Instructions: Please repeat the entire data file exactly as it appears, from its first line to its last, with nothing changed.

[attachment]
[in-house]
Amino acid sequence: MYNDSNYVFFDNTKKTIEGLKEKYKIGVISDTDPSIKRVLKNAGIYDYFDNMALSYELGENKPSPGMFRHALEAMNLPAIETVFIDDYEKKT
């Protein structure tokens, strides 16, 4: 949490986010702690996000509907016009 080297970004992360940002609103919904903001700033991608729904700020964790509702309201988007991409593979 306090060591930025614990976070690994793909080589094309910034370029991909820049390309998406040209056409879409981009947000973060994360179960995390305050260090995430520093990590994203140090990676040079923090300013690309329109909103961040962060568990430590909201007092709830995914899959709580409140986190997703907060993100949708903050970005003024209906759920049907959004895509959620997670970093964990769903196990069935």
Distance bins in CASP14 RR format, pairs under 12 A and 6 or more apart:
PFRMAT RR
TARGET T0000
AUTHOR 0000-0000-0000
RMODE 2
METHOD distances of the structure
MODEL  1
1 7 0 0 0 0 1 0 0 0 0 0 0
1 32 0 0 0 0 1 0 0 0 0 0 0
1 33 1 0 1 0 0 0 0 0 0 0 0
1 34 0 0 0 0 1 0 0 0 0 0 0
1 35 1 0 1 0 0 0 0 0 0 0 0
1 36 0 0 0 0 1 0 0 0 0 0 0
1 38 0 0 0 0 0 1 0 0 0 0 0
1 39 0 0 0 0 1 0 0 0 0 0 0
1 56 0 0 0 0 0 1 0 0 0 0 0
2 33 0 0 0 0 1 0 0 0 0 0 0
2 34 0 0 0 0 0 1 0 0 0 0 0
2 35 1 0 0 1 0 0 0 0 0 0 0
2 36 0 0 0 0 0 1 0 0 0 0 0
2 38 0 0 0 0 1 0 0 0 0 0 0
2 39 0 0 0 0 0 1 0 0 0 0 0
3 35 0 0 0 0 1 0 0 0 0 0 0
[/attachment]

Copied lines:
[in-house]
Amino acid sequence: MYNDSNYVFFDNTKKTIEGLKEKYKIGVISDTDPSIKRVLKNAGIYDYFDNMALSYELGENKPSPGMFRHALEAMNLPAIETVFIDDYEKKT
């Protein structure tokens, strides 16, 4: 949490986010702690996000509907016009 080297970004992360940002609103919904903001700033991608729904700020964790509702309201988007991409593979 306090060591930025614990976070690994793909080589094309910034370029991909820049390309998406040209056409879409981009947000973060994360179960995390305050260090995430520093990590994203140090990676040079923090300013690309329109909103961040962060568990430590909201007092709830995914899959709580409140986190997703907060993100949708903050970005003024209906759920049907959004895509959620997670970093964990769903196990069935």
Distance bins in CASP14 RR format, pairs under 12 A and 6 or more apart:
PFRMAT RR
TARGET T0000
AUTHOR 0000-0000-0000
RMODE 2
METHOD distances of the structure
MODEL  1
1 7 0 0 0 0 1 0 0 0 0 0 0
1 32 0 0 0 0 1 0 0 0 0 0 0
1 33 1 0 1 0 0 0 0 0 0 0 0
1 34 0 0 0 0 1 0 0 0 0 0 0
1 35 1 0 1 0 0 0 0 0 0 0 0
1 36 0 0 0 0 1 0 0 0 0 0 0
1 38 0 0 0 0 0 1 0 0 0 0 0
1 39 0 0 0 0 1 0 0 0 0 0 0
1 56 0 0 0 0 0 1 0 0 0 0 0
2 33 0 0 0 0 1 0 0 0 0 0 0
2 34 0 0 0 0 0 1 0 0 0 0 0
2 35 1 0 0 1 0 0 0 0 0 0 0
2 36 0 0 0 0 0 1 0 0 0 0 0
2 38 0 0 0 0 1 0 0 0 0 0 0
2 39 0 0 0 0 0 1 0 0 0 0 0
3 35 0 0 0 0 1 0 0 0 0 0 0